2.1. Inclusion Criteria

Only members of the household that had correct knowledge and were involved in the purchase, preparation and feeding of the household were included in the study. Hence, the respondents were either the heads of the households or their spouses.

2.2. Sample Size

A sample size of 192 was derived using the formula:

Where z=95%; confidence interval= 1.96.

p=probability of event occurring, (taken as 0.436, as reported household that were food insecure without hunger in a previous study 14.

d=0.05 which is acceptable margin of error.

Therefore n=192.

This was increased to 249 to take care of attrition, non - response and incomplete information.

2.3. Sampling Technique

Cluster sampling method was employed in the selection of different households. Different clusters were identified where it was assumed that different wealth groups may be found (including unemployed persons, traders ,artisans, motor park attendants , taxi/bus drivers and state and federal civil servants, owners of small and large business premises.) The locations included 2 major motor parks in Uyo namely Akwa Ibom Transport Company (AKTC) park and Lagos park at Itam; the two major local markets namely Akpan Andem market and Itam market; the state and federal secretariats and the mechanic village on Abak road. At each of the locations, alternate consenting participants who met the inclusion criteria were enrolled in the study.

2.4. Data Collection/Instrument of Data Collection

Data was collected by 2 previously trained graduates of sociology who served as research assistants. Data collection lasted for 5 days.A structured questionnaire was administered to each of the 249 respondents. It had four sections; Section A: Socio-demographic characteristics of the respondents such as gender, marital status, highest educational level attained, occupational status, household size and household income.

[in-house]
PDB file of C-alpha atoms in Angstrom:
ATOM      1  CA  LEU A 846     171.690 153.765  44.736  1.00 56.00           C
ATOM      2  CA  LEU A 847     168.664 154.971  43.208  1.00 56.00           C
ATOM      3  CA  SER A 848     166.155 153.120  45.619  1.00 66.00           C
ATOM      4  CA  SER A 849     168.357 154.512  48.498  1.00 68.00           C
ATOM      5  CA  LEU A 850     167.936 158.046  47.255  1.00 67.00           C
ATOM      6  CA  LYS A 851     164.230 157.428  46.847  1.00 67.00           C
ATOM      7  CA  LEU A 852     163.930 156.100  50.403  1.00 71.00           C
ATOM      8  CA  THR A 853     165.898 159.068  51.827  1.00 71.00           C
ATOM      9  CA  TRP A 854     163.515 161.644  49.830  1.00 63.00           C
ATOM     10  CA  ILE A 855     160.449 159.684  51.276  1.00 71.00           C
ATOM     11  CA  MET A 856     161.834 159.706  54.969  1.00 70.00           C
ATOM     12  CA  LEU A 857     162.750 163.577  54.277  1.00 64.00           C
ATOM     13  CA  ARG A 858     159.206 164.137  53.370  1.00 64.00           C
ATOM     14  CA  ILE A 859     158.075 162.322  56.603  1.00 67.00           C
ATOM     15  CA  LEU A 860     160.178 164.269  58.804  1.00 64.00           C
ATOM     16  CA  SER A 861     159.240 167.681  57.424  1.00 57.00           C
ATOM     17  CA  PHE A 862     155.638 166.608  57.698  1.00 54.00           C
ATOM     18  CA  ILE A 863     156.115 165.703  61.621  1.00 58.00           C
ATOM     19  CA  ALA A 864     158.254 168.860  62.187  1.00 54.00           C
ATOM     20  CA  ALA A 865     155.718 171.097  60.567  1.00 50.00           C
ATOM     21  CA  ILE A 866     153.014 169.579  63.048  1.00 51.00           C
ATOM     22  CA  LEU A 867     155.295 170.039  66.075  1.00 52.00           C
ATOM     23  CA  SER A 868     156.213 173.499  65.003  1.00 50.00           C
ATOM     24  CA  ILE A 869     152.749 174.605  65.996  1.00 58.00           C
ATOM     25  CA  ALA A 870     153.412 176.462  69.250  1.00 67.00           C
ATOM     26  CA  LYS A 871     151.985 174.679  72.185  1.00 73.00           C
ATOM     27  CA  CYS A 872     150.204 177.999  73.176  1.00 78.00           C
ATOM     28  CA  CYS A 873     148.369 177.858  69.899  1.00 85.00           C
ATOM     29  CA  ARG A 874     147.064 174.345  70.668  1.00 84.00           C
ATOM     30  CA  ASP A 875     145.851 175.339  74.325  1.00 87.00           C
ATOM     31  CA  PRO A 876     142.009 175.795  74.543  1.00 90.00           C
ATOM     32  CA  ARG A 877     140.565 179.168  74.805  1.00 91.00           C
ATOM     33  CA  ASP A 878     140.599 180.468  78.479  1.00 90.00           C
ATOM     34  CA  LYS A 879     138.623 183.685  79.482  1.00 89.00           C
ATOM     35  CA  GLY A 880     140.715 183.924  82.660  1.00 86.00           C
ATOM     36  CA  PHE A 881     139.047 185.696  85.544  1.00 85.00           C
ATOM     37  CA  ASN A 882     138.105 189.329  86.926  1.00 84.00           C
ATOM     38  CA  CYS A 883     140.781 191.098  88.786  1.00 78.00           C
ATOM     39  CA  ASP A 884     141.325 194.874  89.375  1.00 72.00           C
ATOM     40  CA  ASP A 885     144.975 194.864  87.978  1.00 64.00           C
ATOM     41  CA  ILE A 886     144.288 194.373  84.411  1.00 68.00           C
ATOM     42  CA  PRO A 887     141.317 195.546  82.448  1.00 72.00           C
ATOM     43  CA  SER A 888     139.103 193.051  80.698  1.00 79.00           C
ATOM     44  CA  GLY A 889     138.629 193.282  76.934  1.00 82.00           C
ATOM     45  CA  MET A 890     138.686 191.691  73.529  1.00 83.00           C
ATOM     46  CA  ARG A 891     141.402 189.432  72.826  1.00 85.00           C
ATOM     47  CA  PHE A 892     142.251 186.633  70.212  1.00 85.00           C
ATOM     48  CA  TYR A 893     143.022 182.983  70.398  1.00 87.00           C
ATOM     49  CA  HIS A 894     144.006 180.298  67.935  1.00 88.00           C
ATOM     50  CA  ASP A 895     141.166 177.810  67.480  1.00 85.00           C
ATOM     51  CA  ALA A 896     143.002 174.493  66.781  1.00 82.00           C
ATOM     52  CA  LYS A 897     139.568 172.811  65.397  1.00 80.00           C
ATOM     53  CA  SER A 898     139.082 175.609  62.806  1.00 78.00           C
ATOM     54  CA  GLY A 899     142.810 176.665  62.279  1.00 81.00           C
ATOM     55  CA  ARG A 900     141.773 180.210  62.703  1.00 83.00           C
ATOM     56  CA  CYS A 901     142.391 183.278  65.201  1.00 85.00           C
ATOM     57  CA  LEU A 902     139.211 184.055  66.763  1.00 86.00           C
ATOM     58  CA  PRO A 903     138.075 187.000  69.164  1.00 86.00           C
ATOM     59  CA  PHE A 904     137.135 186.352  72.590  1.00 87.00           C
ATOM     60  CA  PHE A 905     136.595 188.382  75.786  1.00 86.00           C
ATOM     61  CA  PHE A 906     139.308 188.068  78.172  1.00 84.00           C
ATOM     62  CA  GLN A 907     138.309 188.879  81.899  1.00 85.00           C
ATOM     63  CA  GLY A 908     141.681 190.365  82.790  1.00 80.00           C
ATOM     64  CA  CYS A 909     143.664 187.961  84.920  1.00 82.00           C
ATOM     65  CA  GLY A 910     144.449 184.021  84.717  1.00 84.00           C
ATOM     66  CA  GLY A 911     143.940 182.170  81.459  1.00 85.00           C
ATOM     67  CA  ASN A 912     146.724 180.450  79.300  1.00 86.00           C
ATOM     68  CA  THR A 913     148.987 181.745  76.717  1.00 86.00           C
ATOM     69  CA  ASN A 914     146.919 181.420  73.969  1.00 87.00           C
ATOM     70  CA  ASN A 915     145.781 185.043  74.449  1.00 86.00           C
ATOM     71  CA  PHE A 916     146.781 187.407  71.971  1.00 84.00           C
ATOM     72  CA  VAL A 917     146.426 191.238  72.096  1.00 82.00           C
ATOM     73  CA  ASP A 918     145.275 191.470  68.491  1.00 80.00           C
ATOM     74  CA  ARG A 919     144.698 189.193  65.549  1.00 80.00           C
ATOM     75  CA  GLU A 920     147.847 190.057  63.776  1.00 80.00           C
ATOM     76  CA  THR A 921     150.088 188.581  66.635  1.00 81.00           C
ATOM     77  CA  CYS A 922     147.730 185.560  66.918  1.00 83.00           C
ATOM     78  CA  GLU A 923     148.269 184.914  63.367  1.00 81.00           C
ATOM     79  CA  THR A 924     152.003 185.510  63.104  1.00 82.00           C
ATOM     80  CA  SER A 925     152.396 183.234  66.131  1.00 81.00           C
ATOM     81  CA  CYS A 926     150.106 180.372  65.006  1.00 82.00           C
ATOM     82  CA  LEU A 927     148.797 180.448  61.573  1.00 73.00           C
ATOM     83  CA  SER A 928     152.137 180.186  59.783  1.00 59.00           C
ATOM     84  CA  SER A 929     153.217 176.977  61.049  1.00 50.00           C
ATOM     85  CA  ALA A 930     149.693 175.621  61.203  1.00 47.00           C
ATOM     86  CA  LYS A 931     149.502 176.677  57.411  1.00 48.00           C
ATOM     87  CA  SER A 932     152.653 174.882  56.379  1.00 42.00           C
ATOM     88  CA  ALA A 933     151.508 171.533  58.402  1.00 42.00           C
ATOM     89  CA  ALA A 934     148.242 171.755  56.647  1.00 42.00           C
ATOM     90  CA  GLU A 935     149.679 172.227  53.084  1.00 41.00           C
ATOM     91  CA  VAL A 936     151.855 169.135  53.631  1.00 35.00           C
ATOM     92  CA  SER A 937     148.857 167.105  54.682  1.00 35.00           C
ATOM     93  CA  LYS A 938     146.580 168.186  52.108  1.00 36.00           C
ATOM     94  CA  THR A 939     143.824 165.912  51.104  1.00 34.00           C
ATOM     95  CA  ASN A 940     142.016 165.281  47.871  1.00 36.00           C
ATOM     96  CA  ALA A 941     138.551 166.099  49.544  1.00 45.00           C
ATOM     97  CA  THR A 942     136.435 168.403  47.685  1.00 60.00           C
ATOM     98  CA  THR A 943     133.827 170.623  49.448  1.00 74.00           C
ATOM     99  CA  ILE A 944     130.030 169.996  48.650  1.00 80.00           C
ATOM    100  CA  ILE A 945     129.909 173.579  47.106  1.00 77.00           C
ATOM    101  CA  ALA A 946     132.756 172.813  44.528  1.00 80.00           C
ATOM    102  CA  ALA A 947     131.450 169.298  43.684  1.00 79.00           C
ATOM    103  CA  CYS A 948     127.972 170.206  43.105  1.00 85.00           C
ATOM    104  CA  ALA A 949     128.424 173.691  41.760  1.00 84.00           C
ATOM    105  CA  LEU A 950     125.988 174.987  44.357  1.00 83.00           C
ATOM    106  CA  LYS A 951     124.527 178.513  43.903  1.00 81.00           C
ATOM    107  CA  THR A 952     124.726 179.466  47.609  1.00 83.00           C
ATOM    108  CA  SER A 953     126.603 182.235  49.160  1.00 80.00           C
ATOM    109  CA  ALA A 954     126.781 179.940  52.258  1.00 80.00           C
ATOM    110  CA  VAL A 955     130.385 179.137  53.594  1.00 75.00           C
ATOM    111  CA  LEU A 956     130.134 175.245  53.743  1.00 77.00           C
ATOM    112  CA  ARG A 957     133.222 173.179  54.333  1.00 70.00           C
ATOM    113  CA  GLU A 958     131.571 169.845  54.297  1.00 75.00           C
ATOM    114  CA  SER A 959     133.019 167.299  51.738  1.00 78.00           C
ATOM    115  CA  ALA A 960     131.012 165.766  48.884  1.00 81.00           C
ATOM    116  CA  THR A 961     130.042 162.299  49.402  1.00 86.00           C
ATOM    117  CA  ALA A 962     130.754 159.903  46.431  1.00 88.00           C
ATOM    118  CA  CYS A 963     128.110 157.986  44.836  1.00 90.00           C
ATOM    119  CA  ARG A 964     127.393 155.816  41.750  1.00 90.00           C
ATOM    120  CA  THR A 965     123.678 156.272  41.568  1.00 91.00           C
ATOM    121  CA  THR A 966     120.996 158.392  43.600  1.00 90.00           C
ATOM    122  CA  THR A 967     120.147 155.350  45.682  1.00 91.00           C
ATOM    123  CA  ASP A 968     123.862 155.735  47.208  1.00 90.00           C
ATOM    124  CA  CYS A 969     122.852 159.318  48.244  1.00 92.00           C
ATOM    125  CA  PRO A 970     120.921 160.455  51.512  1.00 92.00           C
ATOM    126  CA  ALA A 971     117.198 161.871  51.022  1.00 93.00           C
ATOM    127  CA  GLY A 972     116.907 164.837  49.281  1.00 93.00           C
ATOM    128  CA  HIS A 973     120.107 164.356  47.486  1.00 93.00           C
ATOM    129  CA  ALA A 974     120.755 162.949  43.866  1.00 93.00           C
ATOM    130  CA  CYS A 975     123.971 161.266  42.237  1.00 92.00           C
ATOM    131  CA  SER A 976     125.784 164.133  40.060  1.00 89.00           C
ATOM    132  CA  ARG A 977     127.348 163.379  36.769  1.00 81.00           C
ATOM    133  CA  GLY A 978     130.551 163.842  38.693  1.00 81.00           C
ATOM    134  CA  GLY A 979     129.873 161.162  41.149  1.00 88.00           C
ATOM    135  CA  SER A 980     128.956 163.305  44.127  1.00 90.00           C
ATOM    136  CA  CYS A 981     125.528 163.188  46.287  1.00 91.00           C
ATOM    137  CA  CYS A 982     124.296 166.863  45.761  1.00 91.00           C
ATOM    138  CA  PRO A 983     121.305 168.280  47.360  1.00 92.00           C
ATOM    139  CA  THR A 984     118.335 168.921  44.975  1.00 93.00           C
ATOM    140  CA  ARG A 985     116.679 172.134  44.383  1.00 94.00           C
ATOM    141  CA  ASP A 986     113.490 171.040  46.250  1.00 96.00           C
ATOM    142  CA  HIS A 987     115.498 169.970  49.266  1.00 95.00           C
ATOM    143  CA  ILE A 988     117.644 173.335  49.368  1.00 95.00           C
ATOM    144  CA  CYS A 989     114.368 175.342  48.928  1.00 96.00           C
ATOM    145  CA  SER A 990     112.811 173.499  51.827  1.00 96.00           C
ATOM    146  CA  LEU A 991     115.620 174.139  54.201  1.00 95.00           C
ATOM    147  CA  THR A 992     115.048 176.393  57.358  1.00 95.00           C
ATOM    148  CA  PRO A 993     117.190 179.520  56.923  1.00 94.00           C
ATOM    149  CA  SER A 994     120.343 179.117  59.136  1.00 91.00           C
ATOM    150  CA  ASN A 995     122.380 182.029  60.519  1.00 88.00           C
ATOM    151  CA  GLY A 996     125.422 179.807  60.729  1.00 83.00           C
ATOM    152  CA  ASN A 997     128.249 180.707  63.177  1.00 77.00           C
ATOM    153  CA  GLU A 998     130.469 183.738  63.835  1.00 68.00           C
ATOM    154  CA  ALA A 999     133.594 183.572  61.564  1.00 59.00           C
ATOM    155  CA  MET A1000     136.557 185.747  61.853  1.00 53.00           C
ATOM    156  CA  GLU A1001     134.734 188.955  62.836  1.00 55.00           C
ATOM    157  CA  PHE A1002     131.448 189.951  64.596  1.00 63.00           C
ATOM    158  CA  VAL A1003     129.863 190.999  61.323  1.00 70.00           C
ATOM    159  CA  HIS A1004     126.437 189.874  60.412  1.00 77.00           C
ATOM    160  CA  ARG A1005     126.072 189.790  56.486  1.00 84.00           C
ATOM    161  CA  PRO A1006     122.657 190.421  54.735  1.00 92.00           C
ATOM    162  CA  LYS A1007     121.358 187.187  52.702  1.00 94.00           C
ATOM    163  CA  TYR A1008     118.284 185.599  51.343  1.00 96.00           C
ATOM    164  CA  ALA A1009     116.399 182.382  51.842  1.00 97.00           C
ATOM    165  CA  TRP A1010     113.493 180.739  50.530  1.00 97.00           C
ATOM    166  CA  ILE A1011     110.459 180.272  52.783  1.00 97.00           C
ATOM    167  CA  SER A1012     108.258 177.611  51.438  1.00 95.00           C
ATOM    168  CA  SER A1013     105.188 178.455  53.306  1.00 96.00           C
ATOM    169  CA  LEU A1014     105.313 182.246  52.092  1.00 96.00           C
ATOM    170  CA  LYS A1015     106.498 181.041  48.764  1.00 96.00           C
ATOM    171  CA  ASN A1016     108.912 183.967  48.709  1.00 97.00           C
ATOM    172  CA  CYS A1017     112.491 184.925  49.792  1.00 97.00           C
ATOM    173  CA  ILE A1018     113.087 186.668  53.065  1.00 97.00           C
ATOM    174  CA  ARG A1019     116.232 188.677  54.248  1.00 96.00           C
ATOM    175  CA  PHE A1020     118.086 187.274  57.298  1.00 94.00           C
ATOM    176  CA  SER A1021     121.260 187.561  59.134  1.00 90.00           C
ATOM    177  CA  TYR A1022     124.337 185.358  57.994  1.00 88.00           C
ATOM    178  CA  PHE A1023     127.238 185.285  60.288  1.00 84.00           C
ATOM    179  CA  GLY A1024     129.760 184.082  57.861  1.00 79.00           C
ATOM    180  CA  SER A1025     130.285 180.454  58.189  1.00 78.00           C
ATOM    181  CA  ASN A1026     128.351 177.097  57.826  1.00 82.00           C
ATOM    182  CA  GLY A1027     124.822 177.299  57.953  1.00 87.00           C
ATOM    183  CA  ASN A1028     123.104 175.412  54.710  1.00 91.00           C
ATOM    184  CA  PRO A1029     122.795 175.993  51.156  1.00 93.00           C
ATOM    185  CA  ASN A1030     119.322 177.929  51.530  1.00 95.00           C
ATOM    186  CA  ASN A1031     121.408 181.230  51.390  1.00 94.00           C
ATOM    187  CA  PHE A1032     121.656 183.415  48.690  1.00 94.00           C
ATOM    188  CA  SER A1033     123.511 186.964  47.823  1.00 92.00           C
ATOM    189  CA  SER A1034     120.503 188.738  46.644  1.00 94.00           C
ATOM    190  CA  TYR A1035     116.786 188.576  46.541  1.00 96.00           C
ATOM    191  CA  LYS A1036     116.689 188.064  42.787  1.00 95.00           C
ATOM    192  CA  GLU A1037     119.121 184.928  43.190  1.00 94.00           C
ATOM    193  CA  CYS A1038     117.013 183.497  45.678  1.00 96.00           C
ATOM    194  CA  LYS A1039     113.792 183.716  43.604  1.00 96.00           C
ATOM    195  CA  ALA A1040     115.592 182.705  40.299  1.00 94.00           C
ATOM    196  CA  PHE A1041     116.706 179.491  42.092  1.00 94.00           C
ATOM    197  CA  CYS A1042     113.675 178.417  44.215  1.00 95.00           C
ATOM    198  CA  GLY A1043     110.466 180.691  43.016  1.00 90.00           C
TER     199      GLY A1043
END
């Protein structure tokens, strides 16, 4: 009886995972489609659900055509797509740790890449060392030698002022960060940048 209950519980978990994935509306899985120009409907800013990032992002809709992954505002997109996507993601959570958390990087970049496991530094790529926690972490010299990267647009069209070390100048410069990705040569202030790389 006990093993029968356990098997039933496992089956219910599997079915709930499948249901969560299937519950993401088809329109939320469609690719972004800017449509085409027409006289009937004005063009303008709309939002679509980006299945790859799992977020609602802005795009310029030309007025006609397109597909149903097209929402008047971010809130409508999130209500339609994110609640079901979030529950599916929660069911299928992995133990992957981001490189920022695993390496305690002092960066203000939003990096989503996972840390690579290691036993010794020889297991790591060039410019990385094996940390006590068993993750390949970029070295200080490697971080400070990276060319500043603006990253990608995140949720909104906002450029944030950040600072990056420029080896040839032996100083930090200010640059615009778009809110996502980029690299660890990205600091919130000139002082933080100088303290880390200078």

Section B: Household food security; this study used the USDA approach for the analysis of household food security in the selected study area. This approach groups households with the aid of a constructed food security scale that contains 18 questions for households with children and 10 questions for households without children. Each of these questions has three responses namely; often true and sometimes true which were considered as affirmative responses and were given a score of 1; and never true which was given a score of 0. The household food security status was categorized into four groups which were scored as follows:

1. Food secure households: 0-2 for households with and without children;

2. Food insecure without hunger households: 3-7 for households with children and 3-5 for households without children;

3. Food insecure with moderate hunger household: 8-12 for households with children and 6-8 for households without children; and

4. Food insecure with severe hunger households: 13-18 for households with children and 9-10 for households without children.